“Horses still work best for modern day logging crews.” While sophisticated technology and elaborately designed machines seem to dominate progressive industry today, that’s not always true.
“No foot, no horse” takes special meaning to every horse owner while horse soundness is the business of farriers. “Shoeing horses is a lot more than ‘just nailing a steel shoe on’ a hoof,” according to Max Andersen, Certified Journeyman Farrier of Manhattan.
“Bundles of big round hay bale plastic net wrap are up and down the highway and country roads.” Not a day goes by that somewhere there isn’t big bale net wrap which has blown off a stockman’s pickup.
“You have breast cancer.” Nothing is more alarming, frightening, depressing and discouraging than such prognosis from a doctor.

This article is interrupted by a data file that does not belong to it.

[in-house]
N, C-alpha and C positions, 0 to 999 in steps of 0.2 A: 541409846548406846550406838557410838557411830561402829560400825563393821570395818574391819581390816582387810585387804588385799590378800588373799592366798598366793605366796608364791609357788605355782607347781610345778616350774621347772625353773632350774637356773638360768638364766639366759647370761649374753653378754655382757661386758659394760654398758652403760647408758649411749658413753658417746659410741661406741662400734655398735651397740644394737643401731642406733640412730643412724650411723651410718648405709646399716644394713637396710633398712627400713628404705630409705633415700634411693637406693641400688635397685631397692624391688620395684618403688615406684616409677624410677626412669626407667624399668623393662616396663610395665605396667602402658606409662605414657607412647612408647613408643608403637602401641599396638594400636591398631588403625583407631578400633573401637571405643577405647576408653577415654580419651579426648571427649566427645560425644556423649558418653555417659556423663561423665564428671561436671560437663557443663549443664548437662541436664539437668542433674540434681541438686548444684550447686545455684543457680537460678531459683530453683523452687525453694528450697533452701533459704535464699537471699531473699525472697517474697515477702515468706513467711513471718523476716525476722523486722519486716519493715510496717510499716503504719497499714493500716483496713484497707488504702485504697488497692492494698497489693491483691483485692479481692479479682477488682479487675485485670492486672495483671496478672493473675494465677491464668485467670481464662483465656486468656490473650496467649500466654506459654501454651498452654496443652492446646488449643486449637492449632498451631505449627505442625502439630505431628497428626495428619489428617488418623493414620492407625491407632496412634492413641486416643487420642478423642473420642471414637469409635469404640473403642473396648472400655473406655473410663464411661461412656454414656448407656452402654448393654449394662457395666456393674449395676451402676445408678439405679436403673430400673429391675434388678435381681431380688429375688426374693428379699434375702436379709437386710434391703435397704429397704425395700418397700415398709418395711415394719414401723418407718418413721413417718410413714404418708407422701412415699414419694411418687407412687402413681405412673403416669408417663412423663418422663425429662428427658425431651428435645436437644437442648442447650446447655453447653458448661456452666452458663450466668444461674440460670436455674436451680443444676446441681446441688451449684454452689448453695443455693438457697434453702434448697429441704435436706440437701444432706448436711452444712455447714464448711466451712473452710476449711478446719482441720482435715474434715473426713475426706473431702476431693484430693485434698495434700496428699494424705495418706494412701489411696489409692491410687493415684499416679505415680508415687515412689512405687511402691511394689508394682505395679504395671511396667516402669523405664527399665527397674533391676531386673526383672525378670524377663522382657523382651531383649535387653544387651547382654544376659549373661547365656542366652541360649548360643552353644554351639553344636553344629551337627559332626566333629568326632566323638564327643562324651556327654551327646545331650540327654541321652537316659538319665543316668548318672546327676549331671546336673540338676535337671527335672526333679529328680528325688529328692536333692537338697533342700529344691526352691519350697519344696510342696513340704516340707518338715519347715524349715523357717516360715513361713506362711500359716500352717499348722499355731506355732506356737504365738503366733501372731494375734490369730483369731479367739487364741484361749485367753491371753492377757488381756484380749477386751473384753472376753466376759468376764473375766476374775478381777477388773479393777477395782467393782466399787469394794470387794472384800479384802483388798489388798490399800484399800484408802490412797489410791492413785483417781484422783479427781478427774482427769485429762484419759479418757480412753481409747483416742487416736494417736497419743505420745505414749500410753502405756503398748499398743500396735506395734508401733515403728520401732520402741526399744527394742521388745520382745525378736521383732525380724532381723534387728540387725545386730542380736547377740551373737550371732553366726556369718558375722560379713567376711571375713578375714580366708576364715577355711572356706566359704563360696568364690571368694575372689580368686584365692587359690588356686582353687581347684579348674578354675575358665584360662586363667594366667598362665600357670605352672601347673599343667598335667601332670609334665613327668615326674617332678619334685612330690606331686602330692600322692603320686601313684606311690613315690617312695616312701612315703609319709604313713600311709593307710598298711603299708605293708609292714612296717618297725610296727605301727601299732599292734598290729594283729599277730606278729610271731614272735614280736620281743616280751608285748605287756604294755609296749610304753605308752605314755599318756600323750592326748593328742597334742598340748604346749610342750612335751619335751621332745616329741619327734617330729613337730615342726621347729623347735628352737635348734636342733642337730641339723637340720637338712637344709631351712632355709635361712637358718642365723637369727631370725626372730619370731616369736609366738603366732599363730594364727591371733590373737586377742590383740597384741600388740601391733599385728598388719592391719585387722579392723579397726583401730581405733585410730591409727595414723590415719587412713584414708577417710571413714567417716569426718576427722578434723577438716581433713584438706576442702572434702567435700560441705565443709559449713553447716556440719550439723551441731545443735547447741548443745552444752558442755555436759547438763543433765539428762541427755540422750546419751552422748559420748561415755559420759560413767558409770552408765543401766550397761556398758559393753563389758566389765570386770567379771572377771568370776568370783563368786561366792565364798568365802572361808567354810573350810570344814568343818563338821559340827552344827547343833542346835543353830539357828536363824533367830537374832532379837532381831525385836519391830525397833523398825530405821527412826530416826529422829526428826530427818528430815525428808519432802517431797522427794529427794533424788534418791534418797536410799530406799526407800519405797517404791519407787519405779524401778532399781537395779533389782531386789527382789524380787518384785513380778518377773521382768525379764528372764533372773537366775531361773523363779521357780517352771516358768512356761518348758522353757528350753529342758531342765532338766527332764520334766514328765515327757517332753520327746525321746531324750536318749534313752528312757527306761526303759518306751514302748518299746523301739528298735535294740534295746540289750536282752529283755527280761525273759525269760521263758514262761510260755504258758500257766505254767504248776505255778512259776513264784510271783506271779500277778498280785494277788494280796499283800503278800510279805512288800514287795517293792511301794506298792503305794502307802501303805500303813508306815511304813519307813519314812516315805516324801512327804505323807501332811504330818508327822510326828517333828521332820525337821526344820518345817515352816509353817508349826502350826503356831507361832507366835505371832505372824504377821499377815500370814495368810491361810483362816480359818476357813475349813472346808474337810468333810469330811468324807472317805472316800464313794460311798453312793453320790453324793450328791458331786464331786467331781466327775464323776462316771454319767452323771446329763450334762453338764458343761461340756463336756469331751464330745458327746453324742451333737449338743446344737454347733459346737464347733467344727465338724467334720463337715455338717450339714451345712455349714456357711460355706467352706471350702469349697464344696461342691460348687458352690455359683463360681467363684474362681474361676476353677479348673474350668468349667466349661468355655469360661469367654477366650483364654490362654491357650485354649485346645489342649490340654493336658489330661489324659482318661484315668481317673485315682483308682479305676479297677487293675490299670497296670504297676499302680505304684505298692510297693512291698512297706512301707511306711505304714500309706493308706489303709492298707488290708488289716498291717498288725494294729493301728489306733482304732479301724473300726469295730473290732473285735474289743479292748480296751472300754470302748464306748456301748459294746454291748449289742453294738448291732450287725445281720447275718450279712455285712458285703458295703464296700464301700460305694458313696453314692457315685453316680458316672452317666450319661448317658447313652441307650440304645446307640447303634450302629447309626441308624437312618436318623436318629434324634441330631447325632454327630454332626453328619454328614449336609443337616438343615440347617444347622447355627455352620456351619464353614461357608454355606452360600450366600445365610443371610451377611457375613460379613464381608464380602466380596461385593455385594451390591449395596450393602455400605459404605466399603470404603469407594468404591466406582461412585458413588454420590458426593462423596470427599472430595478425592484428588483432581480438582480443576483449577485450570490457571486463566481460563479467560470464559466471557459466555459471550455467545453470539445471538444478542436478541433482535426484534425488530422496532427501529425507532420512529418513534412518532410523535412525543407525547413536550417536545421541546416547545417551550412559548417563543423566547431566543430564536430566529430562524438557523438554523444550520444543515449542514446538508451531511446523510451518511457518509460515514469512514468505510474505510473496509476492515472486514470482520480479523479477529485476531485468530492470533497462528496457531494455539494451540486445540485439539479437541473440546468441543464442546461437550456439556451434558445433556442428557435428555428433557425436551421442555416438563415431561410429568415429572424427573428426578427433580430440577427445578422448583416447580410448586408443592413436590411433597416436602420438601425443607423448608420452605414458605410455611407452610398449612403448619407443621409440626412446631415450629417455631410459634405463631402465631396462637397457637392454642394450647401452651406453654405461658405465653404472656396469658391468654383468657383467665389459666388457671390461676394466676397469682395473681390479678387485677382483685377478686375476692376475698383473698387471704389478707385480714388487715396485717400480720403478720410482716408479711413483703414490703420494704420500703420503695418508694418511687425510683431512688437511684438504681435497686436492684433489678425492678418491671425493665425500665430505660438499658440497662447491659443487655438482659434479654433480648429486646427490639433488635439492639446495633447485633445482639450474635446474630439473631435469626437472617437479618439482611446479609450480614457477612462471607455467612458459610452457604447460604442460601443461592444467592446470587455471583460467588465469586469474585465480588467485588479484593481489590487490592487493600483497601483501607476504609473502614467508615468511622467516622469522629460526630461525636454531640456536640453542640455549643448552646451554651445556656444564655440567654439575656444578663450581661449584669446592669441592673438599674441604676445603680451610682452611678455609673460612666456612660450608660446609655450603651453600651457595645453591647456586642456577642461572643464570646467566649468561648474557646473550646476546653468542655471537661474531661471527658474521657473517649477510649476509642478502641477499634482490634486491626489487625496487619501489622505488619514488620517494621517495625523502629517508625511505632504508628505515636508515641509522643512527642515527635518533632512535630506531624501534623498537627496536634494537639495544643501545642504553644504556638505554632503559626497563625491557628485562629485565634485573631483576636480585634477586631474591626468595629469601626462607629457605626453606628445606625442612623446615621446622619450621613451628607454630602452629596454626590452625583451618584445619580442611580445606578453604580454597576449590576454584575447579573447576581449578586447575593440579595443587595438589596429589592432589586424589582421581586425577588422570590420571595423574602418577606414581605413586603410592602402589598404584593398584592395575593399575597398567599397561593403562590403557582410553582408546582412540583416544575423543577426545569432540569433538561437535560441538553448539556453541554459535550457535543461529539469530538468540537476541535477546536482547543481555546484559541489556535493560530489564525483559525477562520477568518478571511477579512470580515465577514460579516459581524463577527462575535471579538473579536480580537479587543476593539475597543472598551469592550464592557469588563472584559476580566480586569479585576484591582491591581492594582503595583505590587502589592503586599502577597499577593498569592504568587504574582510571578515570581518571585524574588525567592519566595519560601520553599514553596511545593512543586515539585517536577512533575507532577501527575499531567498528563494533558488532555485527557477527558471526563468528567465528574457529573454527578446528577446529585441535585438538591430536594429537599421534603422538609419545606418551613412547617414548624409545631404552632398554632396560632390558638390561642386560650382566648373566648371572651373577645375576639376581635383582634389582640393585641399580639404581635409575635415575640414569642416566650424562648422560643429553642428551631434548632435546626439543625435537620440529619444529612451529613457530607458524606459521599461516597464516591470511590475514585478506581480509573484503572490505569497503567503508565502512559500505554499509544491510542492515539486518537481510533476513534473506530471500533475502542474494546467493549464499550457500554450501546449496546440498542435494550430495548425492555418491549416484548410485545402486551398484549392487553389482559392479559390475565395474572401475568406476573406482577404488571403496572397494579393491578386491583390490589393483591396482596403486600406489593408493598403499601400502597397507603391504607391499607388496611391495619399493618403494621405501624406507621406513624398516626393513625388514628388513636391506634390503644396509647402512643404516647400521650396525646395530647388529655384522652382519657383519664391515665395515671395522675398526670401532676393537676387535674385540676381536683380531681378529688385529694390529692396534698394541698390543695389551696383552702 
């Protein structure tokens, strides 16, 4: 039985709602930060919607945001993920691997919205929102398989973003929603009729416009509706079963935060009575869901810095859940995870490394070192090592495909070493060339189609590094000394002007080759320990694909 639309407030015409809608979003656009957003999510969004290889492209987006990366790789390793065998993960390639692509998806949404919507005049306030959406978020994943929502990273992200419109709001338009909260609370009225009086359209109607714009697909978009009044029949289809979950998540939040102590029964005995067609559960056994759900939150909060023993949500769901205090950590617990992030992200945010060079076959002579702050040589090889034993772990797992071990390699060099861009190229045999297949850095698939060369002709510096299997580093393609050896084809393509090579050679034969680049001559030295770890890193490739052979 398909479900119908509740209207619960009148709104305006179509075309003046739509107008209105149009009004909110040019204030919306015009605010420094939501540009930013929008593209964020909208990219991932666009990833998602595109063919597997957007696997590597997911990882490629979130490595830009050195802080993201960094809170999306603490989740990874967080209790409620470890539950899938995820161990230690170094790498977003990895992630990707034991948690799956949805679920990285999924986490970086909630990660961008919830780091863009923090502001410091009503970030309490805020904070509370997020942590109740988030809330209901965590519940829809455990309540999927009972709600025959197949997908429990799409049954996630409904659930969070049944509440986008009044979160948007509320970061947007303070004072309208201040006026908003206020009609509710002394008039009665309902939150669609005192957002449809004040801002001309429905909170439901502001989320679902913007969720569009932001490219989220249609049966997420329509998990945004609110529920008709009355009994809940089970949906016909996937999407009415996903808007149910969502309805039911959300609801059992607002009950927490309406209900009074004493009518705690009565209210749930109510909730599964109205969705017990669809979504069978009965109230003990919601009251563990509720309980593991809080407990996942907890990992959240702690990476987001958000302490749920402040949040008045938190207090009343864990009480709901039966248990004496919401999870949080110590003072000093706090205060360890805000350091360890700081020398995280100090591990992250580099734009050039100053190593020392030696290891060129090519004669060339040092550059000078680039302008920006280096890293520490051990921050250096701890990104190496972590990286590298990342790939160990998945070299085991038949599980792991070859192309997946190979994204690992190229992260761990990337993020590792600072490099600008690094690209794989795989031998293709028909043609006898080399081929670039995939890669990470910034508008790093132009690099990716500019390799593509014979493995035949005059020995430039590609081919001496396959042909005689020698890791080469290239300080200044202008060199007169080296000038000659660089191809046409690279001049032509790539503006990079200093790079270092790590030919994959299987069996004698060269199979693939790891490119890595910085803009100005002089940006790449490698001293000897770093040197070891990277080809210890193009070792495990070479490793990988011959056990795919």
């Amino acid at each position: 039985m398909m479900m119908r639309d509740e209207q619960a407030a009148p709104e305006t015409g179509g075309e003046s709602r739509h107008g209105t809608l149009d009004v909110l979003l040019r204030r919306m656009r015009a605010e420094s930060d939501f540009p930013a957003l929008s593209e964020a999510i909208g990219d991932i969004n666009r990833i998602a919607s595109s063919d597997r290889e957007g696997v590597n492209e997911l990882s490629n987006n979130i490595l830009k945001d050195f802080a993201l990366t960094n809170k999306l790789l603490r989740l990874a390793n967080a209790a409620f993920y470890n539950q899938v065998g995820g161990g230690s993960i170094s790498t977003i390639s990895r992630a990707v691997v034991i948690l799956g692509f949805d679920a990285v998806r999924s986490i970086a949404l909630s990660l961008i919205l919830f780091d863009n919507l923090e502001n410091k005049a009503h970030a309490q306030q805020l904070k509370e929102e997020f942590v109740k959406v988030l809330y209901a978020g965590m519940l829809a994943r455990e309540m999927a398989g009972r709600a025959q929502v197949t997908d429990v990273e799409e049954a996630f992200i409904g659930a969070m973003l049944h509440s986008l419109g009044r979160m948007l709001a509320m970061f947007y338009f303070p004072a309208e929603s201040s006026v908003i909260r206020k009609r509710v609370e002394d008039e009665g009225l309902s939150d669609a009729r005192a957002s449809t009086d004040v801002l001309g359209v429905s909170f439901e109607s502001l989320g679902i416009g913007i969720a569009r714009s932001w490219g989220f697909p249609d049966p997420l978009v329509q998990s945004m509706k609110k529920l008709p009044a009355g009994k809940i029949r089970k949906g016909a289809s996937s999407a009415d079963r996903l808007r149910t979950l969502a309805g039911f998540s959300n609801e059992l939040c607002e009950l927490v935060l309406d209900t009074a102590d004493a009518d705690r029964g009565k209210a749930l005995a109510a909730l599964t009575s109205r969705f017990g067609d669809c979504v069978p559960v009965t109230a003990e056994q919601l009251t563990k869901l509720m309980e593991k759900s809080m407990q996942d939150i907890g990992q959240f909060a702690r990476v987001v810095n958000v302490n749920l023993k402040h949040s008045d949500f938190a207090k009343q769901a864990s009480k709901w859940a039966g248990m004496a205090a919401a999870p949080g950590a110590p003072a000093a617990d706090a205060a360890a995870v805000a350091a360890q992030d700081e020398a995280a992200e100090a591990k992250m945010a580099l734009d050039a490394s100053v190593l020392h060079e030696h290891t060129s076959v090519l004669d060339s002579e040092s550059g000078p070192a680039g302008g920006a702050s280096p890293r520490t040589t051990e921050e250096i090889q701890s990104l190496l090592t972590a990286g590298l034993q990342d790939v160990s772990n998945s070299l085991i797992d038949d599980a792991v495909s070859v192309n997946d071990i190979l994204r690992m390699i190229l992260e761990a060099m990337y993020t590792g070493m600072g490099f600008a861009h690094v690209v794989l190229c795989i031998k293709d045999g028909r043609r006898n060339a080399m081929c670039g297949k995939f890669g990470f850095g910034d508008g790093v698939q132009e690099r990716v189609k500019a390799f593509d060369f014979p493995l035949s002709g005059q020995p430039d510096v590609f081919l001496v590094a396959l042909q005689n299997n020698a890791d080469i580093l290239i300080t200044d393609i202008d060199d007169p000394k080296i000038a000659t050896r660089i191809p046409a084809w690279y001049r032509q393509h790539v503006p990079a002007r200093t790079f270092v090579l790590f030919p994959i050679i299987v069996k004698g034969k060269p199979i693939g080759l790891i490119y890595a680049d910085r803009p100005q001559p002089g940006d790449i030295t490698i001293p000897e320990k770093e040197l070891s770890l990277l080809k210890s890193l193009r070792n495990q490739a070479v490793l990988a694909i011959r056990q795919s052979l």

Trigger won’t be there, but Roy Rogers has come back to life for the Equifest of Kansas. That’s not a true statement, and even more sadly many of those attending have no idea who Trigger and Roy are.
“That heifer has no maternal instinct, no common sense whatsoever.” The herdsman made similar comments numerous times during recent calving situations.
“Faster than a blink of the eye and this cowgirl is a champion.” Hannah Hughes proved she is the best of the best in the American Cowboys Rodeo Association (ACRA).
Growing up with a rope in hand sets the life for a champion cowboy. “I’ve been competing in rodeos nearly all of my life and rope every day to continue getting better.”
“Everything gets tested when temperatures stay below freezing for more than a week.” Most all in production agriculture and many urbanites as well have found that to become hauntingly true in recent days.
Frequently somewhat hyper, the buckskin mare Maggie’s tenseness was most apparent with blustery heavy downpour on the indoor arena. Julie Frank of Rise and Shine Equine LLC at Ottawa had lined up an appointment for Maggie several weeks earlier.